The Secretary denied disability insurance and SSI benefits to a 37 year-old man who suffers from hip and back problems, a hearing deficit, and a psychological condition. The district court found substantial evidence to support the Secretary's decision and affirmed. Because the Secretary failed to follow her own regulations, we vacate and remand for further consideration under proper legal standards.
The medical evidence in the record shows that in April 1979 Reeves fractured his hip in a fall, was hospitalized for ten days, and his hip was pinned. At this time, "early changes of degenerative hip disease" were seen. 2 Rec. at 168.
Dr. Blanton, Reeves's treating physician, examined claimant in February 1980. He diagnosed deafness, chronic lumbar spine derangement, painful left hip from hip pain and plate, and extreme tension. Id. at 159. Dr. Blanton reported that "[i]n my opinion he is disabled from any regular gainful work." Id.
Dr. Blanton conducted another exam in November 1980. He noted that the patient had
Id. at 160.
Dr. Branning examined the claimant for SSA in May 1980. He concluded that Reeves suffered from:
Id. at 189. The doctor noted that "[t]he patient might very well benefit from further evaluation from an orthopedic surgeon." Id.
After the examination, Dr. Branning filled out a physical capacities evaluation. He concluded that claimant could lift and/or carry 50 pounds occasionally to 25 pounds frequently, could stand and walk one hour a day, could sit and work as much as six out of eight hours, and was restricted as to pushing and pulling (arm and/or leg controls), climbing and balancing, and bending and/or stooping movements. Id. at 190.
Dr. Branning evaluated Reeves again in February 1981. He diagnosed
Id. at 193. The doctor concluded that
A radiologist, Dr. Sewell, examined Reeves in January 1981 and found slight narrowing in the space at L-5, S-1, degenerative changes in the hip, and no identifiable abnormalities in the femoral shaft. Id. at 194.
Taylor, a clinical audiologist, examined Reeves for SSA. He found that Reeves appeared to have
Id. at 183-84.
After this evaluation, Reeves received a hearing aid for one ear. Id. at 49. With the hearing aid he "can do pretty well," and the aid "doesn't make it perfect but it helps." Id.
LeMay, Reeves's counselor at the North Central Alabama Mental Health Center, diagnosed inadequate personality. Id. at 203. He found Reeves
Dr. Haney, a neuropsychiatrist, examined Reeves for SSA. He reported that
Id. at 204-05.
Reeves applied for disability insurance and SSI benefits in September 1980. His application was denied initially and on reconsideration.
At the hearing Reeves indicated that he believed he became disabled approximately two years earlier when he fractured his hip. Id. at 44-45. He also stated that he had had high blood pressure five or six years ago and had to be hospitalized because he had had a blackout and was in a car accident. Id. at 45. He explained that he was not presently on any medicine because he could not afford it. Id. at 46. However, he noted that no doctor had prescribed any medicine since he had high blood pressure. Id. He reported that he sleeps well sometimes but not others, can go grocery shopping, reads the newspapers occasionally, rides his bike, watches TV, can walk around the block, can stand for a while if he has first sat, and can lift five pounds and even ten as long as he did not have to do so all day. Id. at 46-48. He testified that he cannot climb stairs and does not drive. Id. at 47-48. In response to a question from the ALJ, Reeves stated that he thought he could be an attendant at a self-service gas station, although he does not like to handle money. Id. at 52.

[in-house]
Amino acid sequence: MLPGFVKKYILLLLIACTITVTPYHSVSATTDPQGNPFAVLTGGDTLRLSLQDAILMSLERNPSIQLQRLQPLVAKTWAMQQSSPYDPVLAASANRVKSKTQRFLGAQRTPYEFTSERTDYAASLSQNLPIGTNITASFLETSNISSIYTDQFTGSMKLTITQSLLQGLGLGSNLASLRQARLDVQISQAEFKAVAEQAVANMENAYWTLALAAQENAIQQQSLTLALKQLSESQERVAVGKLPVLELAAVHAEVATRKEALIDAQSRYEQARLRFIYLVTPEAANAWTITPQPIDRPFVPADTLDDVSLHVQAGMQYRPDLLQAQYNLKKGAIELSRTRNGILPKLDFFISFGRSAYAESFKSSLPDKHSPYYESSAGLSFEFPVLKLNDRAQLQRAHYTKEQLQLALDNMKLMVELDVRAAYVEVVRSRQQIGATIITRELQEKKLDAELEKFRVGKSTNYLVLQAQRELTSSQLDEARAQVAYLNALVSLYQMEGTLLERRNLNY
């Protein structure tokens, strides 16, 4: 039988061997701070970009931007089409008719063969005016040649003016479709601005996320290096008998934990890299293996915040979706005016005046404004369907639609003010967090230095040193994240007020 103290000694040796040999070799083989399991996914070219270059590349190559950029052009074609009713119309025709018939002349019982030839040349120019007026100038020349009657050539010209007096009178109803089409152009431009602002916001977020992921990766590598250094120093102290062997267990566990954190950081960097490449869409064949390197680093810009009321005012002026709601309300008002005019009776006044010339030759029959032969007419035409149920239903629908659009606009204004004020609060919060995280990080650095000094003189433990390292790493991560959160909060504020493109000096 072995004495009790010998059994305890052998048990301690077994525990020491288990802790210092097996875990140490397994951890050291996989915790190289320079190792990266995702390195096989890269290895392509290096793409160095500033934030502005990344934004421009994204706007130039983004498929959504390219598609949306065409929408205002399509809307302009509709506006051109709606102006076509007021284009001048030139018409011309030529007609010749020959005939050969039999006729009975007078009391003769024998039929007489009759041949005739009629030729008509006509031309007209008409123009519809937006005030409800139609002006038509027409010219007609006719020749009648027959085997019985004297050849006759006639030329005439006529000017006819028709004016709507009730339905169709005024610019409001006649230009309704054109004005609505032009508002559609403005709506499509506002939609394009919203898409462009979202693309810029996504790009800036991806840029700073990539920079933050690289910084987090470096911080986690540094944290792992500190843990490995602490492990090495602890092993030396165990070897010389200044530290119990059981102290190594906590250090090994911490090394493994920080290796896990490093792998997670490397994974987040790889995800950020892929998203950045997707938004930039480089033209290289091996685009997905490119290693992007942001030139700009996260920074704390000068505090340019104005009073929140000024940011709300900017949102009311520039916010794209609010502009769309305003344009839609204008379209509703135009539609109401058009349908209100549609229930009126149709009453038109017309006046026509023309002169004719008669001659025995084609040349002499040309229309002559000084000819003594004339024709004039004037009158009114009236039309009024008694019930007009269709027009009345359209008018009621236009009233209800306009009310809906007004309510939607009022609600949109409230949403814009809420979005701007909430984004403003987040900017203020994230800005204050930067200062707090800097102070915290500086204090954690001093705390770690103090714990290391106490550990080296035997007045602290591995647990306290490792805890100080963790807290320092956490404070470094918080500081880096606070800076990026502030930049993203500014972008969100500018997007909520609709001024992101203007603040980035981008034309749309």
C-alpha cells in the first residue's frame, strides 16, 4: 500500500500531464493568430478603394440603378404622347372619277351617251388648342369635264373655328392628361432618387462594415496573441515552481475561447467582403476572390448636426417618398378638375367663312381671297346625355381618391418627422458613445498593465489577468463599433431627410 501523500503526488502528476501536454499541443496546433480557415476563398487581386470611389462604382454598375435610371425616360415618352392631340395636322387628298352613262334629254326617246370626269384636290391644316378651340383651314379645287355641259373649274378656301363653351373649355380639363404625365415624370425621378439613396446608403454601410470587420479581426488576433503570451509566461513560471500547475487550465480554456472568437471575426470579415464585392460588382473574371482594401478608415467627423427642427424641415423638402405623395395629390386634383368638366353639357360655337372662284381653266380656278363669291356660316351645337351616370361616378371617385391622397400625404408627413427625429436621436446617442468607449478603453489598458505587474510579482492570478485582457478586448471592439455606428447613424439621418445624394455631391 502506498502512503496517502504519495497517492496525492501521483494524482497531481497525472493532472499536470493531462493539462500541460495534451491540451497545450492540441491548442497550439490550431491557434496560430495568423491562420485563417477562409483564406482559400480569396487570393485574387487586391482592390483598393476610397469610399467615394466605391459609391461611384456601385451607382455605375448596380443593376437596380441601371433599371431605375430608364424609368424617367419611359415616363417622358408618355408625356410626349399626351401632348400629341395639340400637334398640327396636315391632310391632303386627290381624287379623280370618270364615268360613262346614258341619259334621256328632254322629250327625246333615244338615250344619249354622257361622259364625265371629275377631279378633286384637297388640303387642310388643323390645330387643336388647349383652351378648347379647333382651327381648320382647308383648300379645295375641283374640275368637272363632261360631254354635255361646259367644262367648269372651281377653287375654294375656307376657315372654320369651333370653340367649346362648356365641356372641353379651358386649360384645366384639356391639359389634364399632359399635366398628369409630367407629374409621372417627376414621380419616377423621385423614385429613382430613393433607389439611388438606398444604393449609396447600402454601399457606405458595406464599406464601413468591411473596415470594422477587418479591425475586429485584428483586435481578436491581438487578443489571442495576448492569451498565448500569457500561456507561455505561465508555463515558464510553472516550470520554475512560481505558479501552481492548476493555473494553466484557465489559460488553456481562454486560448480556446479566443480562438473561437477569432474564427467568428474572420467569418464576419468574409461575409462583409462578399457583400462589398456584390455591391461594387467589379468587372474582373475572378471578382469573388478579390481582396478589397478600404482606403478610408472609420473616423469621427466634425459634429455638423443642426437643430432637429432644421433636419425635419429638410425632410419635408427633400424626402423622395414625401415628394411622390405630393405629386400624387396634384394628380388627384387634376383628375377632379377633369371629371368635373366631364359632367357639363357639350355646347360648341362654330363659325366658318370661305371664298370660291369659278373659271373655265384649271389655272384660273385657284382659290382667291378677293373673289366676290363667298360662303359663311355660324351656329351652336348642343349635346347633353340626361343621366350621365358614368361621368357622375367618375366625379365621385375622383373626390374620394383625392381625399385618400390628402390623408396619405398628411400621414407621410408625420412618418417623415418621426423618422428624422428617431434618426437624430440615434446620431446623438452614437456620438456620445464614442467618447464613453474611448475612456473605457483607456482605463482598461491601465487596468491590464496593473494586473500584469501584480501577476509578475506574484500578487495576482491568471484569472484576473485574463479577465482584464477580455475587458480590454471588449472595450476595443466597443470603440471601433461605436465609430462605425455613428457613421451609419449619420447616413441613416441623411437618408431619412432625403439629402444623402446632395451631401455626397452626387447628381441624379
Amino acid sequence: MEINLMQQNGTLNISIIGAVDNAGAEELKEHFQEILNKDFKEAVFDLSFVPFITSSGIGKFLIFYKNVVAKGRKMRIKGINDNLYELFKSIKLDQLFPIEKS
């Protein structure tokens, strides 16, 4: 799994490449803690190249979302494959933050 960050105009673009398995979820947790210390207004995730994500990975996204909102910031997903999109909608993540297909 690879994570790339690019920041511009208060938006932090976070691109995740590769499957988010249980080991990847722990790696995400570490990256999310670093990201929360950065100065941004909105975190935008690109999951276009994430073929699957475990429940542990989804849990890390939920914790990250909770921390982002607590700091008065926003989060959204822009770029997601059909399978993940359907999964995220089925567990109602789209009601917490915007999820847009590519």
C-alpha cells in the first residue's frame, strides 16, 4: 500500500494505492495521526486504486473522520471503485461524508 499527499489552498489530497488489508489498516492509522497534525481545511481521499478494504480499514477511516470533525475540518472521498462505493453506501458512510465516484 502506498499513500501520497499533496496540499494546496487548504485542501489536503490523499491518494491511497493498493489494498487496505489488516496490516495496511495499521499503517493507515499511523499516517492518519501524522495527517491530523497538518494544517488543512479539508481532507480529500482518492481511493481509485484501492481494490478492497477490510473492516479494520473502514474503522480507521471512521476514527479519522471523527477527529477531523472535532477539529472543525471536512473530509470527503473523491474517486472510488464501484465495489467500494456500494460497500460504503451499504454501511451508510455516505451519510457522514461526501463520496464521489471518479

Id. at 29-30.
The Appeals Council denied review. Reeves appealed to the district court, which affirmed the denial of benefits. Reeves timely appealed to this court.
In his summary of the evidence the ALJ stated that "[l]imitation of motion and pain are shown by subjective means entirely as physicians have found no pathology or radiologically demonstrable deficits." Id. at 29. This is an erroneous conclusion, as Drs. Blanton, Branning, and Sewell all diagnosed hip or back problems. However, the error is harmless; as appears from our discussion below, the ALJ considered the medical evidence when making the disability determination.
When evaluating Reeves's claim of disabling pain, the ALJ noted that "[t]here is very little objective clinical evidence of conditions which could precipitate disabling pain." Id. at 30. The ALJ did recognize that "[i]t is clear that the claimant ... has experienced some pain. However, the undersigned does not believe that taken as a whole the record shows him to be incapable of all work activities." Id. The record supports this determination. Dr. Blanton, Reeves's treating doctor, found that he could not stand for more than one hour without sitting down, could push 25 pounds but not more than twice in one hour, and could not bend, pull, stretch, lift, climb, or stand. Id. at 160. Dr. Branning determined that claimant could lift and/or carry 50 pounds occasionally to 25 pounds frequently, could stand and walk one hour a day and sit six out of eight hours, and was restricted as to pushing and pulling movements (arm and/or leg controls), climbing and balancing, and bending and/or stooping movements. Id. at 190. Reeves himself testified that he could lift five pounds and ten pounds as long as he did not have to do it all day, could stand if he sits for a while, could walk at least a block at a time, and could ride a bike. Id. at 47-48. He also explained that he thought he could be an attendant at a self-service gas station. Id. at 52. This record, including the claimant's own testimony as to his capabilities, provides substantial support for the ALJ's determination that Reeves's pain is not disabling.